How polluted is the Ala Wai Canal?
According to one study published by the Mamala Bay Study Commission (MB-3), during an eight-hour storm in January 1995, the Ala Wai loaded as many enterococci bacteria into the bay as were discharged in the same period by Sand Island and Honolulu wastewater treatment plants combined.
Water quality in the canal is so bad, in fact, that many of the scientists who participated in the series of studies of Mamala Bay suggest the Ala Wai be treated as a “point source” of pollution — that is, like a pipe or an outfall — rather than the more diffuse “non-point source,” which is the category into which most natural streams are placed. A frequent recommendation, in fact, is that the water in the Ala Wai be disinfected before entering Mamala Bay.
The Ala Wai is not a natural stream. Rather, it was dug in the 1920s to drain the wetlands of Waikiki and allow more intensive development of the area.
Before the canal was built, drainage from Manoa and Palolo entered the waters off Waikiki via a stream that had its mouth at the northern end of Kapi`olani Park. Charles Howard Edmonson, a scientist writing in 1928 of his research on corals off Waikiki, described the impact of Manoa Stream on the reef during times of heavy rain. “Previous to the construction of the Waikiki drainage canal (about three years ago),” Edmondson wrote, “the small stream opening near [Kapiolani Park] drained a large area extending to the upper limits of Manoa Valley. During periods of heavy rainfall, usually in the winter months, it carried immense volumes of silt-laden fresh water outward over the reef platform. At such times the turbidity of the water over the section of reef surveyed reached a high degree, a week or more being required for the water to regain normal clearness.”
Edmondson noted a correlation between siltation dumped by streams and limited coral growth. Silt “carried by fresh water has in past years been a very influential agent in controlling the distribution of corals on the section of Waikiki reef surveyed,” he observed. Still, Edmondson found near the stream mouth corals of the type “most resistant to both dilute sea water and to silt.”
(In 1925, Edmondson found 23 species, varieties, and forms of corals in his study of the reef in the area now known as Queen’s Beach. In 1995, University of Hawai`i scientists surveying the area for the Mamala Bay Study Commission reported finding just four species there. Edmonson provides an exhaustive list of corals, as well as a map indicating where they were found. The UH scientists provide neither, making difficult any effort to determine trends in coral density or species makeup over time.)
A Lost Buffer
Before the Ala Wai Canal, wetlands made up a large part of Waikiki. These served not only to absorb much of the drainage from upstream valleys, but also acted as a buffer and filter for upslope runoff. It is reasonable to think that even as Manoa, Mo`ili`ili, and Kaimuki were making the transition from rural to urban development, Waikiki wetlands continued to capture much of the soil burden in the runoff.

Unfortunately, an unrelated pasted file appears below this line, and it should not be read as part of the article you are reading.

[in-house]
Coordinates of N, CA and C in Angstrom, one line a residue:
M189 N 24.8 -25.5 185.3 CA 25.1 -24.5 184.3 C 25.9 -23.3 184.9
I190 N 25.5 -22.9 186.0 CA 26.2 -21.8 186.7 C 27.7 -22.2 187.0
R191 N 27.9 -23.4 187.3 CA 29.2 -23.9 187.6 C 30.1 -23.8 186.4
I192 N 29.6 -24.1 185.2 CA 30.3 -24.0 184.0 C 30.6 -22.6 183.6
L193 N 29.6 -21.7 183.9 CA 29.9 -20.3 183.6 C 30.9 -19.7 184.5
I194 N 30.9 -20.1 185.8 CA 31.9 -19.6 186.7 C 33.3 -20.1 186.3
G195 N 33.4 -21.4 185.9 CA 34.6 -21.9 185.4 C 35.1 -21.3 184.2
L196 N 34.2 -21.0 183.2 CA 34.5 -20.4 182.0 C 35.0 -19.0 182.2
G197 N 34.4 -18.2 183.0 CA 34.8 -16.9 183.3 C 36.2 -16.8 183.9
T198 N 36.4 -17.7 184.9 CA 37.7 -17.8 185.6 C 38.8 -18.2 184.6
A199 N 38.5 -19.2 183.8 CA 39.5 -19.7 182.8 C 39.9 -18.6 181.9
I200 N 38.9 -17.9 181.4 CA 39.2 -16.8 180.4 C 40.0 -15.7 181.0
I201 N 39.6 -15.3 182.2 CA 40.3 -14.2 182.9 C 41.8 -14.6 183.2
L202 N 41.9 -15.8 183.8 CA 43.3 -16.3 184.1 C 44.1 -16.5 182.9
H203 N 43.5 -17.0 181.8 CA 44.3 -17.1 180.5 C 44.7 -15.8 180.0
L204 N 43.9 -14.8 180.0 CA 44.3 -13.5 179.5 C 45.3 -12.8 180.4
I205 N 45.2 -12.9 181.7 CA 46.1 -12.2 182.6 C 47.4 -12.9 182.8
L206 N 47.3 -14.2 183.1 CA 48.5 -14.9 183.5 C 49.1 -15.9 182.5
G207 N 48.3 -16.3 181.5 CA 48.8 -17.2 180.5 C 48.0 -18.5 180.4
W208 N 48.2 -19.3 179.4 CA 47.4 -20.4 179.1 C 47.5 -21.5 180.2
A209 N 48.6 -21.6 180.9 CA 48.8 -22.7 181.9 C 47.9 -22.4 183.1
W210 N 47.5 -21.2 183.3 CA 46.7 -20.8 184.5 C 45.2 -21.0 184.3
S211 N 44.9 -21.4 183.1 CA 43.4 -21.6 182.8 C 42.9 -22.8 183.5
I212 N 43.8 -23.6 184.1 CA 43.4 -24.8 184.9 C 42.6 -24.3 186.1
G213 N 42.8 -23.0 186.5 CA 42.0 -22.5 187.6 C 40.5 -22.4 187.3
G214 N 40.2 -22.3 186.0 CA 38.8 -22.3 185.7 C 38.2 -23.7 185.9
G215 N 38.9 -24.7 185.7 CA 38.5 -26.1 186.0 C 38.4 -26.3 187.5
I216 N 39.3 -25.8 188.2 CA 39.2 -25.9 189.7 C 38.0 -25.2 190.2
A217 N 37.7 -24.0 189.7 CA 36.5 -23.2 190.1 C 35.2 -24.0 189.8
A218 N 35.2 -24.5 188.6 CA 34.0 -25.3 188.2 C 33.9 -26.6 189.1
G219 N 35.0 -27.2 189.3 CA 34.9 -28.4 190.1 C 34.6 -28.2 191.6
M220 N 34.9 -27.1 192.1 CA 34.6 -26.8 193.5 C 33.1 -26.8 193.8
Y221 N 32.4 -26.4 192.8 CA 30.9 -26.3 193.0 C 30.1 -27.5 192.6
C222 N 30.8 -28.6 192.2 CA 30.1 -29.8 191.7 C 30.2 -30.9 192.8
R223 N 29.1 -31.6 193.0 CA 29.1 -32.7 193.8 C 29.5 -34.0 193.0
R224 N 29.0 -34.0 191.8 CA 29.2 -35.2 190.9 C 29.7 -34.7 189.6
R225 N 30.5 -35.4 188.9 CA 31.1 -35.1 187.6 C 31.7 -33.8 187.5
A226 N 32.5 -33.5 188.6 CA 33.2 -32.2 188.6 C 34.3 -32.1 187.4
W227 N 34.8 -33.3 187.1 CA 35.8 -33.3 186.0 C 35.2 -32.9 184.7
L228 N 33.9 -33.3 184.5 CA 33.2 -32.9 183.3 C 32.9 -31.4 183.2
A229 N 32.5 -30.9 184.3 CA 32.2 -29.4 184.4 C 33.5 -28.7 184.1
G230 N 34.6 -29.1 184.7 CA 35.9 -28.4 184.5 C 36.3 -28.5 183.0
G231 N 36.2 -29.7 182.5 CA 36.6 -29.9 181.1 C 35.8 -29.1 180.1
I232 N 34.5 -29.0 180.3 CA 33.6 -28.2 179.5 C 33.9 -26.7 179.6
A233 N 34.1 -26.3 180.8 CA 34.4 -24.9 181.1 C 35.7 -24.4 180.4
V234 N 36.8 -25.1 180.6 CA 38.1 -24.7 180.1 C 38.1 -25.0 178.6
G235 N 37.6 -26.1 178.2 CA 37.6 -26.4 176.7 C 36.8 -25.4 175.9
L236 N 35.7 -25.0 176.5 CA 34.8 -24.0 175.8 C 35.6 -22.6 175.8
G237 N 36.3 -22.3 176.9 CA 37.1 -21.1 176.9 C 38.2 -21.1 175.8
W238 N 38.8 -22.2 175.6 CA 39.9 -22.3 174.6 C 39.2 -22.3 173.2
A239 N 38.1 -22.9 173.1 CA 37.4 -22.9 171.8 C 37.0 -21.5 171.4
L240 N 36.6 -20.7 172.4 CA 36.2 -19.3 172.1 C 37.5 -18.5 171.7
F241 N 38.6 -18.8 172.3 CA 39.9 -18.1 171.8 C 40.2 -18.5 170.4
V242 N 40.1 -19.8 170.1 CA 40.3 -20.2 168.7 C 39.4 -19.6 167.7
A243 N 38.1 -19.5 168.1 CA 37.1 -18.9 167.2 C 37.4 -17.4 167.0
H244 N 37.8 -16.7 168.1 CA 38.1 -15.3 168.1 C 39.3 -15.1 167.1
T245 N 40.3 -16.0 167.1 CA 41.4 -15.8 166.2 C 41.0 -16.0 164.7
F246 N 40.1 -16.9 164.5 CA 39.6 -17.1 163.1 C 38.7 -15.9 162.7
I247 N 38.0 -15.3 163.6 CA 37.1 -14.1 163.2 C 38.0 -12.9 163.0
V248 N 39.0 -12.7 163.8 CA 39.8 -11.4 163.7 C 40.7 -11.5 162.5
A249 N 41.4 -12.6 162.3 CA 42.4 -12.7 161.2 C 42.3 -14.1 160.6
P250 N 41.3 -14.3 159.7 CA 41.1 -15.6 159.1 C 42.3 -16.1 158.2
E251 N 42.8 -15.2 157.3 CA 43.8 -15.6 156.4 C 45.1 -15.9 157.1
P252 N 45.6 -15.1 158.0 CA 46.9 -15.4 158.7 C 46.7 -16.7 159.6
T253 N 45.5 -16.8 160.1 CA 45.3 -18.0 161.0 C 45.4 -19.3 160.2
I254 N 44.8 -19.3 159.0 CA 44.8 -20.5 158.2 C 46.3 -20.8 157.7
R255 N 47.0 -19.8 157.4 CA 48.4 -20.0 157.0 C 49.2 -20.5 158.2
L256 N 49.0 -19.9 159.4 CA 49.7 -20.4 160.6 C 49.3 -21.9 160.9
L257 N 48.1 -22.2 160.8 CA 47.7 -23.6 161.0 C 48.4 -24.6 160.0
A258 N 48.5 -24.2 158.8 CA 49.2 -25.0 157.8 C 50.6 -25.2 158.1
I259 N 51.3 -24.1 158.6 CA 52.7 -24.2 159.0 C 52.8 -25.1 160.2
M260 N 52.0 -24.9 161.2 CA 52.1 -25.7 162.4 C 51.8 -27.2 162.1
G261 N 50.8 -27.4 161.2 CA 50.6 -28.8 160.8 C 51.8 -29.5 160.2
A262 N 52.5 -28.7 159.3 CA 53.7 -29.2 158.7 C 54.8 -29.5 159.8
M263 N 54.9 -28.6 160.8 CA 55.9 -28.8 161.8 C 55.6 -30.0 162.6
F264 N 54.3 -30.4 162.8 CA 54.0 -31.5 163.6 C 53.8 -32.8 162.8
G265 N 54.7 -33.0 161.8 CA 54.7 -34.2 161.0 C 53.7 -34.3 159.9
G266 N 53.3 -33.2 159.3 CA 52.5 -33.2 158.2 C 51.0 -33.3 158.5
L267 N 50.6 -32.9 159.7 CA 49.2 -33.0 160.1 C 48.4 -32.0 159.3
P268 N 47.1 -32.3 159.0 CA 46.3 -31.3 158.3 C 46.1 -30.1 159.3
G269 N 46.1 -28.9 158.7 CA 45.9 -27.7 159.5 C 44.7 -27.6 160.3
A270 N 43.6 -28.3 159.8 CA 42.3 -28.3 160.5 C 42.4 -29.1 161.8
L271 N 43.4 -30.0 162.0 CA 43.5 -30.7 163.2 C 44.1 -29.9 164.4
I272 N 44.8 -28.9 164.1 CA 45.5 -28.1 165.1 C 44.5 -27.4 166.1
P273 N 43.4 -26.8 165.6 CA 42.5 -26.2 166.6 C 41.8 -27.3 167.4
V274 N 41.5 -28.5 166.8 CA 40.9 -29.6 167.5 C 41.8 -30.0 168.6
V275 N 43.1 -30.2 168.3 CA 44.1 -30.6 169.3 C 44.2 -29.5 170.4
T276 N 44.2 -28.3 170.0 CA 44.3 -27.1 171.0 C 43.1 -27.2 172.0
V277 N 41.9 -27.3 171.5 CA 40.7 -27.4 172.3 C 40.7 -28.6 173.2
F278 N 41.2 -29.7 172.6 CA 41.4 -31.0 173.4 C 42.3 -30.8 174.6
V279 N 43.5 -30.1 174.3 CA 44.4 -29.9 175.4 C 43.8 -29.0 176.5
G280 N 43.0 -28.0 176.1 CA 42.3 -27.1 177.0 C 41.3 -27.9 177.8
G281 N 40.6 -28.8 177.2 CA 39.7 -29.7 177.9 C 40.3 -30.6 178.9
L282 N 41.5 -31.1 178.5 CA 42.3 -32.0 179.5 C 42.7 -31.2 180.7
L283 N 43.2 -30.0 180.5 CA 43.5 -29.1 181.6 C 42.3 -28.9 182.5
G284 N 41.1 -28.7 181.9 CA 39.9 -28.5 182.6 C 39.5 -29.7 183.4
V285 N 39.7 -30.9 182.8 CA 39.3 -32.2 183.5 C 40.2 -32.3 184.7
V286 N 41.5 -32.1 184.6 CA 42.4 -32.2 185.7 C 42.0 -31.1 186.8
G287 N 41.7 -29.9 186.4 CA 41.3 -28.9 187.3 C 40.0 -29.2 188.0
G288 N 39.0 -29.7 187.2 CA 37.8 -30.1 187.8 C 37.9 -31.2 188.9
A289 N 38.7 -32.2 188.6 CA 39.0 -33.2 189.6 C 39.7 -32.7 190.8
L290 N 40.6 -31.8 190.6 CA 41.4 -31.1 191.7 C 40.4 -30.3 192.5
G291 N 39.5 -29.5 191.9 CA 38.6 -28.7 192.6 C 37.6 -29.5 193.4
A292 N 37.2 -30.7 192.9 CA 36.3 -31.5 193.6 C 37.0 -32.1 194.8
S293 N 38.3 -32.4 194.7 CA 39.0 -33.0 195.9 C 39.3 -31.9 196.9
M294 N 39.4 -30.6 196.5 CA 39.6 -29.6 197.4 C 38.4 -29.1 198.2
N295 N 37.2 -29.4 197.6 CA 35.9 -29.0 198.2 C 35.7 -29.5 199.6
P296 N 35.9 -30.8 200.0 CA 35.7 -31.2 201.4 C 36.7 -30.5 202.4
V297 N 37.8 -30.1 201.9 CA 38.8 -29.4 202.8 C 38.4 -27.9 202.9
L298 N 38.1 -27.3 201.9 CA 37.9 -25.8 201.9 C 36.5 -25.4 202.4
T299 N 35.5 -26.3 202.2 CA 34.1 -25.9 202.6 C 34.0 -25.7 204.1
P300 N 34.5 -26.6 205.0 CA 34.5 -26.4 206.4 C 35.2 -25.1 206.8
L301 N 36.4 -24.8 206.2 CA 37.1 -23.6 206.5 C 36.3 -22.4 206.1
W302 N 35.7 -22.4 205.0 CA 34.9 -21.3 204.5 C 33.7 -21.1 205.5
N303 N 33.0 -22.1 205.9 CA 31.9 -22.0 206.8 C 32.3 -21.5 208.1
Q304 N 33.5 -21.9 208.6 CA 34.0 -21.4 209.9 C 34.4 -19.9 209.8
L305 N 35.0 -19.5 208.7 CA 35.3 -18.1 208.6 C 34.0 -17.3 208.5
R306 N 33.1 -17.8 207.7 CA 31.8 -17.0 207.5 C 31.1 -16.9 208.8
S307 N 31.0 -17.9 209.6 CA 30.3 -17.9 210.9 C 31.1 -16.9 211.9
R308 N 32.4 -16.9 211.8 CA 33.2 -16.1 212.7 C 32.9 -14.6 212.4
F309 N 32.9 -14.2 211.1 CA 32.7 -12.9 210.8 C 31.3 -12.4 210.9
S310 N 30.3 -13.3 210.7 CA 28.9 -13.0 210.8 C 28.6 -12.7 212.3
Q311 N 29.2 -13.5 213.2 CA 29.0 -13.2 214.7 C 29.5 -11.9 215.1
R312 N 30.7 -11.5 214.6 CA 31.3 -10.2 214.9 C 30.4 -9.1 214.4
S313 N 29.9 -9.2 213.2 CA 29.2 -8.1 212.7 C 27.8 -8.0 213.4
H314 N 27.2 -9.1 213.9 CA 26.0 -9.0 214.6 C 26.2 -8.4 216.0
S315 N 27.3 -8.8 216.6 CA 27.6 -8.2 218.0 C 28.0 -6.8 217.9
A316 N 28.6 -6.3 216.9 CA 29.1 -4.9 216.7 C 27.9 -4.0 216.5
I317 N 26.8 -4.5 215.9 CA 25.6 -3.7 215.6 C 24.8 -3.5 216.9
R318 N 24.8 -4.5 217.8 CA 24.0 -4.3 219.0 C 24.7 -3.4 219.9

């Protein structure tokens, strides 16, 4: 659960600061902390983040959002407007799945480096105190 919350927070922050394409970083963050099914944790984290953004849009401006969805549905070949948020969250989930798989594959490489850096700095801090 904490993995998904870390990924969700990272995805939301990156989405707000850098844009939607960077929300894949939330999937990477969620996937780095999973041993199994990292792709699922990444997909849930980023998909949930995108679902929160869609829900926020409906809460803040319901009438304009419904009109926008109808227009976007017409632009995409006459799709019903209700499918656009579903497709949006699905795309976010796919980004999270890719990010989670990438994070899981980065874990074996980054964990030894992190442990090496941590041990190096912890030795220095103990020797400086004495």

When the canal was dug, the wetland filter was lost. What’s more, Waikiki itself began to contribute to the runoff. Wetlands, by their very definition, soak up water. By contrast, urbanized areas, where paved surfaces and built-up lands are impervious to rainfall, deflect far more runoff into drainage than do unimproved lands. That runoff carries with it whatever happens to have fallen to the streets — petroleum products, antifreeze, and rubber from vehicles, excess pesticides and fertilizers from landscaping, trash, leaves, and the like.
Not only did Waikiki lose its natural ability to serve as a drainage basin, the areas around Manoa and Palolo streams also were developed, further diminishing the ability of the land around the streams to slow the runoff and hold back the soil carried with it. To eliminate the self-inflicted flood wounds brought about by building too near naturally flowing streams, the streams themselves were punished and forced into artificial channels.
By this point, which occurred about the same time as the construction of the Ala Wai Canal, the streams were little more than storm drains. Their ability to support native aquatic life was all but destroyed. Pollutants borne in the runoff caused by rains had a straight shot to the ocean, and as the upland areas became more and more urbanized, those pollutants became more and more abundant and complex.
Paying the Price
According to one study of sources of pollutants to Mamala Bay, the Ala Wai Canal discharges 23,350 acre-feet per year of runoff into ocean waters. This quantity is only slightly behind the volume of effluent discharged by the Honouliuli sewage treatment plant (26,884 acre-feet per year), and is third-ranked overall as a pollutant source, with the Sand Island plant in first place, with 80,651 acre-feet per year. (An acre-foot is the quantity of water needed to cover an acre of land at a depth of one foot.)